Aldosteronism clue delivers simpler treatment for resistant hypertension

Primary or secondary aldosteronism has been confirmed as a major underlying cause of resistant hypertension, following success in treating the condition with the mineralocorticoid receptor antagonist spironolactone.

A follow up of 269 patients with resistant hypertension participating in a trial of spironolactone found further evidence pointing to the hypertension being a salt-retaining state due to inappropriate aldosterone secretion.

In the study, substantial blood pressure reductions (around 20mmHg) were seen with spironolactone but not other antihypertensives, and the reductions in BP were predicted by aldosterone-to-renin ratio,

The spironolactone-related BP reductions were associated with significant decreases in markers of salt and water retention such as thoracic fluid content.

The study also showed that 25% of the patients had inappropriately high plasma aldosterone concentrations in the absence of high renin levels

The researchers said the findings provide strong evidence that the underlying mechanism in resistant hypertension was related to endocrine factors rather than haemodynamic changes such as vasodilation.

“We conclude that the mineralocorticoid receptor antagonist spironolactone is an effective treatment of resistant hypertension because resistant hypertension is commonly a salt-retaining condition probably due to inappropriate aldosterone secretion,” they wrote in Lancet Diabetes Endocrinology.

And by elucidating the mechanism, the researcher showed that other natriuretic drugs could be used in patients unable to tolerate spironolactone because of its anti-androgenic effects such as gynaecomastia.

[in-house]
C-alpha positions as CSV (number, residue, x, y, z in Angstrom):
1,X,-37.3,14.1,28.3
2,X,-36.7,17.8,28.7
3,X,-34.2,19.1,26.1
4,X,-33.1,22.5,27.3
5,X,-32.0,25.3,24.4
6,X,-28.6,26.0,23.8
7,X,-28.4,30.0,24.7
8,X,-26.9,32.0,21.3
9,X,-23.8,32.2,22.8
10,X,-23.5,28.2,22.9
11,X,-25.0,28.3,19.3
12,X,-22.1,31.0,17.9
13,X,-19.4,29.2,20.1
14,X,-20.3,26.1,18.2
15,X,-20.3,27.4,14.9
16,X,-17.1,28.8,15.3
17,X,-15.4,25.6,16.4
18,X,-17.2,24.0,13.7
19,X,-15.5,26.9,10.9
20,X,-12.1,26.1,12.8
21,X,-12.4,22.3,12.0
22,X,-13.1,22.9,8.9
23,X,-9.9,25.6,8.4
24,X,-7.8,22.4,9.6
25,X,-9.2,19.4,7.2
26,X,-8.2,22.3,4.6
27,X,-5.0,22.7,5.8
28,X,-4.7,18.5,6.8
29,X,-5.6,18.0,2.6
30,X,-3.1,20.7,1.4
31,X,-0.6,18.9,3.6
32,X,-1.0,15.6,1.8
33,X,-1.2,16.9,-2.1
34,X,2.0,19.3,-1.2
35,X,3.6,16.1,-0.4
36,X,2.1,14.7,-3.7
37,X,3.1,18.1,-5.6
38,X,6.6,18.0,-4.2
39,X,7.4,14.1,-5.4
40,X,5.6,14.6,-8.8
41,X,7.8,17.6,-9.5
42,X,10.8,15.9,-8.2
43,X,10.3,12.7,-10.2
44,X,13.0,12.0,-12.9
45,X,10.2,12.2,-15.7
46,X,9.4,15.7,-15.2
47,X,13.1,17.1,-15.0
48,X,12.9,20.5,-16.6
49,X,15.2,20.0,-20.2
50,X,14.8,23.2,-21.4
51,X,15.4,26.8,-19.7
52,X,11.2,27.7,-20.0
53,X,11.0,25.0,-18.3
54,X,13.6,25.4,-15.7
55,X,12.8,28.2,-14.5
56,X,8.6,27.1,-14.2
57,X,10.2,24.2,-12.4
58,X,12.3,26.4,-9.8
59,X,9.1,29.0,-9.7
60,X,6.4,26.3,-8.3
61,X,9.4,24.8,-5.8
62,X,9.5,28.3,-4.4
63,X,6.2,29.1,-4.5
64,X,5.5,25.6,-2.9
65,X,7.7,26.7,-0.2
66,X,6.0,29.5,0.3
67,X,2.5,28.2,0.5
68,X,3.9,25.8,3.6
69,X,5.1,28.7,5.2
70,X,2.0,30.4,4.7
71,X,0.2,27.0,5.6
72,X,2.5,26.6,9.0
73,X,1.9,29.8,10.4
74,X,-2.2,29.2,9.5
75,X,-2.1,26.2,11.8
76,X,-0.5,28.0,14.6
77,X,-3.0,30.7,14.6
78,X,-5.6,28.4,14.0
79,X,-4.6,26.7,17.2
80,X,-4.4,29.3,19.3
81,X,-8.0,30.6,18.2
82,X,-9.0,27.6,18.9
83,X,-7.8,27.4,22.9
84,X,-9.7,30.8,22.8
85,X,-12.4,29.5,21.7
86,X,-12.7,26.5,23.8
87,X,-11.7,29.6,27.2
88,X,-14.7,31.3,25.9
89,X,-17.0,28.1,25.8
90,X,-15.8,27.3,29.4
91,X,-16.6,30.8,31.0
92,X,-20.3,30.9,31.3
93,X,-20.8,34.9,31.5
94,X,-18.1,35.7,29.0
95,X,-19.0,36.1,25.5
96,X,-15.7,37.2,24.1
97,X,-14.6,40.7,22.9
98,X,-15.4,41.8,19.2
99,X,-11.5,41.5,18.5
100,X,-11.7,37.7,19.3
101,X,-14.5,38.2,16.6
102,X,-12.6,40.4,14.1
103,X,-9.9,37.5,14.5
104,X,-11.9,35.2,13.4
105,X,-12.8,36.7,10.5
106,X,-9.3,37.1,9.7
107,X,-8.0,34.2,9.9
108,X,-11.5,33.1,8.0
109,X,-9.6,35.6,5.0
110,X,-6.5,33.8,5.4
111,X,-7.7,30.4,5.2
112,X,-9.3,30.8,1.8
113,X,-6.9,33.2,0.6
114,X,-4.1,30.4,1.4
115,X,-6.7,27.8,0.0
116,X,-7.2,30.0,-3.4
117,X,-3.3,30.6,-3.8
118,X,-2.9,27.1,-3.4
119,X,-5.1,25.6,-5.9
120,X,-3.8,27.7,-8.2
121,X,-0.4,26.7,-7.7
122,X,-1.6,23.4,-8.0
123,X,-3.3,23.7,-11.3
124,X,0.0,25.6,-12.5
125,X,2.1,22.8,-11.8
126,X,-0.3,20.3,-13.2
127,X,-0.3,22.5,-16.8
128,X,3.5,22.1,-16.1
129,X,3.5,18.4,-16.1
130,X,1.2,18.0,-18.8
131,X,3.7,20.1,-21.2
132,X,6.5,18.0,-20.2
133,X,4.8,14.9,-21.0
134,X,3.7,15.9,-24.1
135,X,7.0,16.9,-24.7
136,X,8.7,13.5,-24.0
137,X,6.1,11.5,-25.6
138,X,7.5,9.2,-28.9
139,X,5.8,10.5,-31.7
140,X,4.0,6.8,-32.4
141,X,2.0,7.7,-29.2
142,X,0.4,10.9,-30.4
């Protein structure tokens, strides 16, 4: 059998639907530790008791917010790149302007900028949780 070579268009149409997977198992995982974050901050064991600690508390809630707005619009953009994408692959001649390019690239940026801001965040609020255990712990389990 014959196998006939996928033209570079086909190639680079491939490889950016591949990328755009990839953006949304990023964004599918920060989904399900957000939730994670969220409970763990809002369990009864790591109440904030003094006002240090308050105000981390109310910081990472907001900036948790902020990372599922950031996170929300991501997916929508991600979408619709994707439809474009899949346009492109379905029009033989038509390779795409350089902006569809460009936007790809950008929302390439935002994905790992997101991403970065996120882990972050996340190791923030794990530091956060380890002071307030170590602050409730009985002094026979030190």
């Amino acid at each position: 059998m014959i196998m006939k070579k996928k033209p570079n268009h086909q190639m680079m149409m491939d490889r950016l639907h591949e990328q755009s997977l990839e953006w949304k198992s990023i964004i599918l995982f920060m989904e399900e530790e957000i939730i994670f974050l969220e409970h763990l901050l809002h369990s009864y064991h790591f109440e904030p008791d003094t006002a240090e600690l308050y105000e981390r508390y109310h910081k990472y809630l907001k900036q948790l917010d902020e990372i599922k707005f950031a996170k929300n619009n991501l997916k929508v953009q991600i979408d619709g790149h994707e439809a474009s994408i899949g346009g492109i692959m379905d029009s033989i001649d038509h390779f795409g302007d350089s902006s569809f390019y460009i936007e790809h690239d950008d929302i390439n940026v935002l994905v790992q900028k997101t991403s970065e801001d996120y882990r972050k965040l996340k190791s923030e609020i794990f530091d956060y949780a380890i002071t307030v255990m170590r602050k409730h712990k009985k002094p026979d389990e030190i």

“Physicians who are hesitant to prescribe spironolactone for hypertension, either because it is not a universally licensed indication, or because of anti-androgen-related intolerance, will be reassured by our additional finding that amiloride 10–20 mg achieved similar reductions in blood pressure as spironolactone, with similar, slight changes in electrolytes<’ they said.

The high levels of aldosterone might be due to zona glomerulosa aldosterone-producing adenomas, the researchers added.

The abnormal aldosterone secretion from such adenomas might not be detected with current thresholds for aldosteronism because levels would be reduced by antihypertensives acting on the renin-angiotensin system, the researchers said.

“Our findings should encourage debate about whether thresholds for diagnosis of primary aldosteronism should be reconsidered in patients presenting with resistant hypertension, and about the possibility of earlier diagnosis of primary aldosteronism to prevent development of resistant hypertension,” they concluded..

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